Airtime lets users chat anonymously, but is built on Facebook's social graph

Airtime, a new video-chat service, launched with a star-studded event Wednesday that was plagued by quite a few doubts.

Not only, as CNET reported, did Airtime have its share of technical glitches at launch, but observers also are not completely sold that video chat can be a part of everyday life.

With backing from Sean Parker and Shawn Fanning, it’s no surprise that Airtime has pulled a lot of buzz, most of it characterizing the service as a clean version of the 2010 fad, ChatRoulette.

ChatRoulette, for those of you who don’t remember, was a service that randomly matched up users for video chats. If you weren’t interested in the conversation, you could skip to the next match. The main issue with the program, though, was...well, let’s just say it was a problem of exposure. As in, indecent exposure.

Fanning and Parker, who worked together on Napster, say they’re getting around this problem by integrating the service with that other small startup that Parker is associated with, Facebook.

Building the service off Facebook’s social graph is supposed to convince Airtime’s users to keep it clean and legitimate, because the service knows who you are even if the random person you’re chatting with doesn’t.

The product itself is a cross between Skype, Google Hangouts and ChatRoulette, all of which have broken off different pieces of what is interesting potential for the Internet, capturing spontaneous interactions on the Web.

You can, of course, ask friends to video chat — something Facebook offers through its own Skype integration — and you also can share YouTube videos a la Google Hangouts. Unlike Google Hangouts, however, this is not a group video chat program.

The main distinguishing feature of Airtime, though, is the random chat function, which lets you troll the service for unplanned conversations. You can narrow possible participants by geographic area or interest, based on what you’ve listed on Facebook.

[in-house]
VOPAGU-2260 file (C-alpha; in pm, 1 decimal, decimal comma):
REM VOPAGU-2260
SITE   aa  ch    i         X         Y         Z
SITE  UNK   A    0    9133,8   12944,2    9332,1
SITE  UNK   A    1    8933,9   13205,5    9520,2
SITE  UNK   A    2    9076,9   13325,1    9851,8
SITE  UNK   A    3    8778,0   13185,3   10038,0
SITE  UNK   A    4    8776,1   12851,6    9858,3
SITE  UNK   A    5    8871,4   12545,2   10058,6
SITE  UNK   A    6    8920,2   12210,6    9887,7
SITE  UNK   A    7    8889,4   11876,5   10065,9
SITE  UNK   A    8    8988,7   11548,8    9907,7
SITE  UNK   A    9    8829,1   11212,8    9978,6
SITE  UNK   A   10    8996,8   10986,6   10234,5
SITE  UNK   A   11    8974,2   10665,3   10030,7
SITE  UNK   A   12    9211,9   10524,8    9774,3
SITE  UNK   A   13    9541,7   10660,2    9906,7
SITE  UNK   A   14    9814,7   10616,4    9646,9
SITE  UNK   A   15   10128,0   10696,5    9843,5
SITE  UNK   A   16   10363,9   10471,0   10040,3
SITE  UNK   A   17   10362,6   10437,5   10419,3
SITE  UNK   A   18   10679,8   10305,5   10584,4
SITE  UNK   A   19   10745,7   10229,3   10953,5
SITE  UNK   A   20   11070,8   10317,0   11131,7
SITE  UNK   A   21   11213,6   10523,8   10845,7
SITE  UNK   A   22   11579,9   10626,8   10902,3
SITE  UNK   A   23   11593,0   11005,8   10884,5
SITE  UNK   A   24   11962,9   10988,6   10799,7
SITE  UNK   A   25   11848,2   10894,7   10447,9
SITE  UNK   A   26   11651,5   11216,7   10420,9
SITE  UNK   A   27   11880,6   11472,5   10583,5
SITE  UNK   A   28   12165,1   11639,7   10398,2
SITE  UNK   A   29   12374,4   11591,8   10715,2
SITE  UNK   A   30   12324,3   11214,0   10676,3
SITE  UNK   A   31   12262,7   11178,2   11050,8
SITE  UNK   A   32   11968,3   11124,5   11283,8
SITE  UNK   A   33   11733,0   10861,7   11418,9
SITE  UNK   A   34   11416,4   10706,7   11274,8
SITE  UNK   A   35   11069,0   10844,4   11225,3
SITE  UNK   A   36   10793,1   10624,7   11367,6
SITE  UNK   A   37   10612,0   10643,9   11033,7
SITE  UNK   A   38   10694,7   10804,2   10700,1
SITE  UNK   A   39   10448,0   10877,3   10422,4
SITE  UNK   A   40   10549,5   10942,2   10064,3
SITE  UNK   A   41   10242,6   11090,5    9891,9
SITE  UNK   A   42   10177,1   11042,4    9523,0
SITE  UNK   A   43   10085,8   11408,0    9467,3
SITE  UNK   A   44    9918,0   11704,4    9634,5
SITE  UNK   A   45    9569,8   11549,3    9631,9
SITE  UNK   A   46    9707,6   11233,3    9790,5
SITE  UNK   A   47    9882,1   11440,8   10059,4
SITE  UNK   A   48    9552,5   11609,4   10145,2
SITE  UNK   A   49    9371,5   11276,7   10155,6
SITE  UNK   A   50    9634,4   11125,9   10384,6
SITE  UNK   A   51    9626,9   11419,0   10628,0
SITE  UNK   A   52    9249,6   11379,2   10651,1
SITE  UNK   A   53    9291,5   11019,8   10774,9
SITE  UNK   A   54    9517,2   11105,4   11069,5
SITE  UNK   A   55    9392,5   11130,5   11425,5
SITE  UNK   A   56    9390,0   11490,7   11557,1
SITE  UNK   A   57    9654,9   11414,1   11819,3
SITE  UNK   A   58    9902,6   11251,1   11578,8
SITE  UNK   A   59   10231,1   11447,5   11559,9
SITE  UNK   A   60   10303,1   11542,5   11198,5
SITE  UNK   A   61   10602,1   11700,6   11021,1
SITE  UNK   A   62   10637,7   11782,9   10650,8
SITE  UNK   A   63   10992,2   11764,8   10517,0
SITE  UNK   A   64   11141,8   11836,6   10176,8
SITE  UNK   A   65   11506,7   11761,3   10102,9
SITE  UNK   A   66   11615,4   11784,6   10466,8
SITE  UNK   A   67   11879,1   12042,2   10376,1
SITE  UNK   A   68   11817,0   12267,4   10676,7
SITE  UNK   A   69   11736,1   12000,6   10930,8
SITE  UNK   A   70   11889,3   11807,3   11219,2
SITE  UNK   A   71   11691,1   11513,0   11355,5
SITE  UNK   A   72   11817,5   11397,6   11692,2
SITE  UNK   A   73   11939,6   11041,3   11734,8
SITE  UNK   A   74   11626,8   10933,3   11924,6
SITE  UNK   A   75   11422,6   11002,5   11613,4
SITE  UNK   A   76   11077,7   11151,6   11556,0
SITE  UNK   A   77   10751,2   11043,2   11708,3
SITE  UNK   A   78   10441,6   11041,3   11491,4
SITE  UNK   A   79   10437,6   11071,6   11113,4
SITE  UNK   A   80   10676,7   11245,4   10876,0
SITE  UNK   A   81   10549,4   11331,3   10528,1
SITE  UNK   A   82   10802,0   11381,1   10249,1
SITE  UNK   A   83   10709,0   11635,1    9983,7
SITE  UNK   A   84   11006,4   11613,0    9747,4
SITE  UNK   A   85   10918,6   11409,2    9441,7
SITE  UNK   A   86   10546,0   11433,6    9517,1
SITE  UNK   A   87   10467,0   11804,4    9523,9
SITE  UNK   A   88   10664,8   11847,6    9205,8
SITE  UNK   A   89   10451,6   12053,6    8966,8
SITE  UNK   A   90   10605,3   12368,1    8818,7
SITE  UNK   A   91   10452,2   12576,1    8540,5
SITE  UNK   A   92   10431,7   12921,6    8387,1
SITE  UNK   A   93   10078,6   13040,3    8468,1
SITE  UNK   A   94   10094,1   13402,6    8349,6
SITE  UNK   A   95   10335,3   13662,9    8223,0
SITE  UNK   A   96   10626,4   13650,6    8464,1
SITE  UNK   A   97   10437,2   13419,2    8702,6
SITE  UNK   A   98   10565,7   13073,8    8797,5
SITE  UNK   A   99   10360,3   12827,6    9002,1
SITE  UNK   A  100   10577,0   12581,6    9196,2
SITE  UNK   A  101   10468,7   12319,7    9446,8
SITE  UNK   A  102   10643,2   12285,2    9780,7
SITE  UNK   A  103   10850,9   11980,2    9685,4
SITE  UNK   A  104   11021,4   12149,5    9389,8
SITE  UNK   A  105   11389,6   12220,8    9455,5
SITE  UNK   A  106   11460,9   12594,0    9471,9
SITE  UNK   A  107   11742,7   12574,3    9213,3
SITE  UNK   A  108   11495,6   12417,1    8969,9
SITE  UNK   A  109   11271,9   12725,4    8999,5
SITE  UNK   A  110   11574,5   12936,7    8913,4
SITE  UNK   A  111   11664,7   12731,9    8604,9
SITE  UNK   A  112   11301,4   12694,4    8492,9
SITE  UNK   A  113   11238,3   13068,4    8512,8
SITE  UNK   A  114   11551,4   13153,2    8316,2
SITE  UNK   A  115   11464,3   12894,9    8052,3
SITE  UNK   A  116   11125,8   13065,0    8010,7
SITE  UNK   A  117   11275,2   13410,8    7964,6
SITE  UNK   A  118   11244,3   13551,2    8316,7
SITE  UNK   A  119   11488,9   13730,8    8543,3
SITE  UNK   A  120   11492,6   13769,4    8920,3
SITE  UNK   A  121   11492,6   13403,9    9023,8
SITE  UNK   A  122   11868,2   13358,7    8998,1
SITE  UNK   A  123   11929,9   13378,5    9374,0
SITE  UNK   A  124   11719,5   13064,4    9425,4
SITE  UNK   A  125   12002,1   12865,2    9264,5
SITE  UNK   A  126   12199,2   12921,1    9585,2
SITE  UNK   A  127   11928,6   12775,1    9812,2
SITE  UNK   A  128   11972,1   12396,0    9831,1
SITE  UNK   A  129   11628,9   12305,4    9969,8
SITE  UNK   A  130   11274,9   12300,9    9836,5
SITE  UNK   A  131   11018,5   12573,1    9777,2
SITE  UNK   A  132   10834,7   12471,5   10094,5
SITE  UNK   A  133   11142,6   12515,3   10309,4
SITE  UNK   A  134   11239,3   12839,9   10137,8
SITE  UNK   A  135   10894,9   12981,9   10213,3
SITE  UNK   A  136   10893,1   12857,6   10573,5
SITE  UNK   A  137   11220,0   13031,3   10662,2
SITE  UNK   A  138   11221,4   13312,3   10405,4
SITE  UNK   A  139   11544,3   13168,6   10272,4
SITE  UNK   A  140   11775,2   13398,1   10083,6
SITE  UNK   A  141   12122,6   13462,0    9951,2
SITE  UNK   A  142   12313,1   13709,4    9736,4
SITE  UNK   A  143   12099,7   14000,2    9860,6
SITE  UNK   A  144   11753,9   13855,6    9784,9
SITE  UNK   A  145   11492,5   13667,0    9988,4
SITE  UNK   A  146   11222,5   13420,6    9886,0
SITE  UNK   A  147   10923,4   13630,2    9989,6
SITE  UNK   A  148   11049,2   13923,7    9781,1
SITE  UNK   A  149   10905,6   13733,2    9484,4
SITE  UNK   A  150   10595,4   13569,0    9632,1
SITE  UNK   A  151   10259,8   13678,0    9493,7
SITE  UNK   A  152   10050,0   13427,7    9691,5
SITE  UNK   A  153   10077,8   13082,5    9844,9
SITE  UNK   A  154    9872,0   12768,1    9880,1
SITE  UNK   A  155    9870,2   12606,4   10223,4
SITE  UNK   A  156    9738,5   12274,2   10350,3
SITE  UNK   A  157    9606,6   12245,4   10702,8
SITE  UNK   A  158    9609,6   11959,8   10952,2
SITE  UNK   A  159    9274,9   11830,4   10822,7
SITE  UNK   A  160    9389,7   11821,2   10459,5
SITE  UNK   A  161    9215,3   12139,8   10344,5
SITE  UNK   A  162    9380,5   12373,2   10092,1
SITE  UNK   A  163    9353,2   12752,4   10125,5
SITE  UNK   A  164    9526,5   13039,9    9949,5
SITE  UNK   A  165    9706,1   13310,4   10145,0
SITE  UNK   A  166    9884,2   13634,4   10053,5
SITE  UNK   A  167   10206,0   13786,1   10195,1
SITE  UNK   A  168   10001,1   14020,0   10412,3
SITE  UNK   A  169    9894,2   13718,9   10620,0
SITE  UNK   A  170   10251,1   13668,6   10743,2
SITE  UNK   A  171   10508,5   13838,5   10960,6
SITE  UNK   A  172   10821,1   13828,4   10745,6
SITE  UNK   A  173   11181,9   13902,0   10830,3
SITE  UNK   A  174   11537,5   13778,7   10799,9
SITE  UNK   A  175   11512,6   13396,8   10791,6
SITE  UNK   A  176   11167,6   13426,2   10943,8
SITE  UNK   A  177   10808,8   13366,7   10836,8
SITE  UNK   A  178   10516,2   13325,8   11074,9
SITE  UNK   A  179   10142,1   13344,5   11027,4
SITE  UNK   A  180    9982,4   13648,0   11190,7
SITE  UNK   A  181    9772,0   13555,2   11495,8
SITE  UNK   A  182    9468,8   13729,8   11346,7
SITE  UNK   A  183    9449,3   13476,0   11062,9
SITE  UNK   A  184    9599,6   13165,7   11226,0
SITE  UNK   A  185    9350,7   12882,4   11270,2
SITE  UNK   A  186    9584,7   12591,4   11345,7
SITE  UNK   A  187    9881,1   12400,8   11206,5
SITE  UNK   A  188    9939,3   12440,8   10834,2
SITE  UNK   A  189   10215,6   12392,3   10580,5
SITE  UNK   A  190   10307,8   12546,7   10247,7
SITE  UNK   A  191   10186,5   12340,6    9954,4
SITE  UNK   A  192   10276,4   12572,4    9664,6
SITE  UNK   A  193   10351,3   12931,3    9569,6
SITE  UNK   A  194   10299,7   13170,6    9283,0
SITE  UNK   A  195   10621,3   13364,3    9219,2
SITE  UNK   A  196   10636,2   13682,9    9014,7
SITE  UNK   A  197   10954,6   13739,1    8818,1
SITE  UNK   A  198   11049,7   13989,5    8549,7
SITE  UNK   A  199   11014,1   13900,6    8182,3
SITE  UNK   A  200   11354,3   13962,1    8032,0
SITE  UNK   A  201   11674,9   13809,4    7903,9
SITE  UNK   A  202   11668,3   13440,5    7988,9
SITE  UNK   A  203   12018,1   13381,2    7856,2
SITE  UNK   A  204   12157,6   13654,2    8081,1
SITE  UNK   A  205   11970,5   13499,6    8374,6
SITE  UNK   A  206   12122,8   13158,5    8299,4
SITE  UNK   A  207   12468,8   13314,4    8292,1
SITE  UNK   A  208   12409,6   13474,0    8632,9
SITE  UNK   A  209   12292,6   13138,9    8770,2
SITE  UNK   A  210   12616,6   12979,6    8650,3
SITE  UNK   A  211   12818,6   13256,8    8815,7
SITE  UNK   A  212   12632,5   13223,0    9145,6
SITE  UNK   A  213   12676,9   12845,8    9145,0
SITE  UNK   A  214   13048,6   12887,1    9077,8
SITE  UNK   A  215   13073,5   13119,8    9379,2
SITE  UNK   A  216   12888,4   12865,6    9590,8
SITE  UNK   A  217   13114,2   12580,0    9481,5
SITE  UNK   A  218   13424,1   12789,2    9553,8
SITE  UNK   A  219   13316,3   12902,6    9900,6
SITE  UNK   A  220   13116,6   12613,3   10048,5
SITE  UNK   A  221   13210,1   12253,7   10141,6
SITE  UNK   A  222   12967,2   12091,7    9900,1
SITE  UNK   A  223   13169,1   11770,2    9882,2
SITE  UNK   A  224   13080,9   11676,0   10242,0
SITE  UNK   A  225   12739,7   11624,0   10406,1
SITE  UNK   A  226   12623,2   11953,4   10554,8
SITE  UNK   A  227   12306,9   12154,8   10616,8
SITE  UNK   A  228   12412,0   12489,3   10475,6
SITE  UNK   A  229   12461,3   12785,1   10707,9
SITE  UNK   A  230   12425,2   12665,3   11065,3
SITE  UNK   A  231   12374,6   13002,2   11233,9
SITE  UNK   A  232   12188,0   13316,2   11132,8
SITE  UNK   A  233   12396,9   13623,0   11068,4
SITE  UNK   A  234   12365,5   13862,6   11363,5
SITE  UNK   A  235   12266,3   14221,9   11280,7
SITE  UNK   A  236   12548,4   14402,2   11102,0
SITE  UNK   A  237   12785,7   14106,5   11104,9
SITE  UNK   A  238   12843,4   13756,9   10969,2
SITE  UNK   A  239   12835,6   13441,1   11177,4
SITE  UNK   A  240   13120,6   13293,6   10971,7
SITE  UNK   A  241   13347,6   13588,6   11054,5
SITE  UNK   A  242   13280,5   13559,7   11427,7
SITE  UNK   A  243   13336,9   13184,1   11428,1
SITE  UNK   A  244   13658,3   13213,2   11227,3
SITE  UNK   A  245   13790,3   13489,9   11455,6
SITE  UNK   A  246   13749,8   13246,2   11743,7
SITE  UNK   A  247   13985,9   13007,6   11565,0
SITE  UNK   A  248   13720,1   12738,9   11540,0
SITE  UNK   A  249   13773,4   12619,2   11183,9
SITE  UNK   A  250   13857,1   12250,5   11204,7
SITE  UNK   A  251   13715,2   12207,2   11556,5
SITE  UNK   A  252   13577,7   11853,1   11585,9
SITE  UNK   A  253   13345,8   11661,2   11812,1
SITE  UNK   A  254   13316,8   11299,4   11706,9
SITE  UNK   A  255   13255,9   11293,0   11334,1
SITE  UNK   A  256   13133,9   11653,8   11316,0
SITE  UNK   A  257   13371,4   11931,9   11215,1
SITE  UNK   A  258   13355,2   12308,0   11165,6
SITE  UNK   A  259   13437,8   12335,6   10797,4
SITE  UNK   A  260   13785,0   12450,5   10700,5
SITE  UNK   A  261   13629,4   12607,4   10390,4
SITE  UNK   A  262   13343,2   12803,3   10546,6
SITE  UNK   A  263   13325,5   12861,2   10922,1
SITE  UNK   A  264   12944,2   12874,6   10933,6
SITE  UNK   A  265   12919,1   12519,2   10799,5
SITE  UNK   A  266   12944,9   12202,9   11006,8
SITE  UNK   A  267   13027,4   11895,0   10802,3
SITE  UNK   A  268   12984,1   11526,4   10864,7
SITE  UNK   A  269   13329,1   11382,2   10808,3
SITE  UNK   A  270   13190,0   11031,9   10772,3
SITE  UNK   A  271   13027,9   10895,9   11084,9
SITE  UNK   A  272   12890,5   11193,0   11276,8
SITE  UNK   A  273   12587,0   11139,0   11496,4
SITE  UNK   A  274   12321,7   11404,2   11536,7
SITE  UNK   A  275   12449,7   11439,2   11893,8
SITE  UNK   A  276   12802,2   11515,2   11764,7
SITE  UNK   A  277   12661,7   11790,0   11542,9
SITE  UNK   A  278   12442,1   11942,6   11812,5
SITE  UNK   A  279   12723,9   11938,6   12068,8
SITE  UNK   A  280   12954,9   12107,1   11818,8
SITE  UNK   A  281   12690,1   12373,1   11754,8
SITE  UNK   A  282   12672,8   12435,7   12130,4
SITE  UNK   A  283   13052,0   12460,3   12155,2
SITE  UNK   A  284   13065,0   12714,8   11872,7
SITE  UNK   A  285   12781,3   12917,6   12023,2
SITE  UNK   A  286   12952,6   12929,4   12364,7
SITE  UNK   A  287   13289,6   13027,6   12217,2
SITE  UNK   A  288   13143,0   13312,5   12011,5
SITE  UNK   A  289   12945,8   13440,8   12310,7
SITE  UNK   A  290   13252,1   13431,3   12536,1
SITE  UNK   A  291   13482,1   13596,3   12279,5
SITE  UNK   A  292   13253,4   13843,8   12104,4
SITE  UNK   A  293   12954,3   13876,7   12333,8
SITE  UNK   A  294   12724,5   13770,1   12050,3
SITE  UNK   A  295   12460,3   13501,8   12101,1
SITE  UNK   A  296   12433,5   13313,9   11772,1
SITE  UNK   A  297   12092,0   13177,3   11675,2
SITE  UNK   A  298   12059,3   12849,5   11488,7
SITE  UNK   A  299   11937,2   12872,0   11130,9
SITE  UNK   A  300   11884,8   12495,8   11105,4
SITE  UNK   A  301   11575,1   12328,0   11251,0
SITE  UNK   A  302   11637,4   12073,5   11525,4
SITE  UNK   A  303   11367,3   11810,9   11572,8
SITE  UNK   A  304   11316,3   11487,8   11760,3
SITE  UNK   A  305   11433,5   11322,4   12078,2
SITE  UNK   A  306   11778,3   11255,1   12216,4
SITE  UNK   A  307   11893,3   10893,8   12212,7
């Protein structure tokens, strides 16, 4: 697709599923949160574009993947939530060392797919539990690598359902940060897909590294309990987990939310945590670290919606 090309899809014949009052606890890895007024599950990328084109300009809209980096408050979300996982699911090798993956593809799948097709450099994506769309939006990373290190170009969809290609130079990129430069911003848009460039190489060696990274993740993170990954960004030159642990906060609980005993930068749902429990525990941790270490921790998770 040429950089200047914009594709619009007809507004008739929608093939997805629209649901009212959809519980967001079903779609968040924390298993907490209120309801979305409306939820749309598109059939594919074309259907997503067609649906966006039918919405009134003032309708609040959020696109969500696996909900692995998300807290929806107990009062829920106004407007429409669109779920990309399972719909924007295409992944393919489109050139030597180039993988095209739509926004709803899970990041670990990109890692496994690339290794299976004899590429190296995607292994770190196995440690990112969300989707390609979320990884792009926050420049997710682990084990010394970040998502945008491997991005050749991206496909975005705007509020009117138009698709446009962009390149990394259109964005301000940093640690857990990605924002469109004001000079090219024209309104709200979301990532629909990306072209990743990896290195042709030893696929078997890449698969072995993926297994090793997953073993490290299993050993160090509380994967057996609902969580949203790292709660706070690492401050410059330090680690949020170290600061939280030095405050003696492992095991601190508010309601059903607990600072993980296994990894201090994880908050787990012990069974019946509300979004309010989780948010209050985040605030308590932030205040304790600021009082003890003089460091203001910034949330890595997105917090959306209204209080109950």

Interesting features, but the basic premise of Airtime — that users will want to spend time chatting with random people — is at the heart of many skeptics’ questions.

“Cool technology or not, the demand for this kind of service has yet to emerge," CNET’s Greg Sandoval wrote in his assessment of the product.

That’s true to an extent. Video chat is still mostly advertised as a way to teleconference, talk to distant relatives or conduct remote job interviews. And random interactions, as exciting as they may seem, are still mostly reserved to, say, app game matches. Putting a face — even an anonymous one — out there still feels personal. Even other video chat services, such as WhosHere, which use anonymous video chats for dating services, but also obviously match users by interest.

But Fanning and Parker are convinced that Airtime can crack the market and make the trend catch fire.

“Airtime is something only technology can facilitate,” Fanning said in a news release. “And it is finally possible with the ubiquity of webcams, broadband connections and a highly developed identity layer. We’ve only scratched the surface with what the Internet can do today.”

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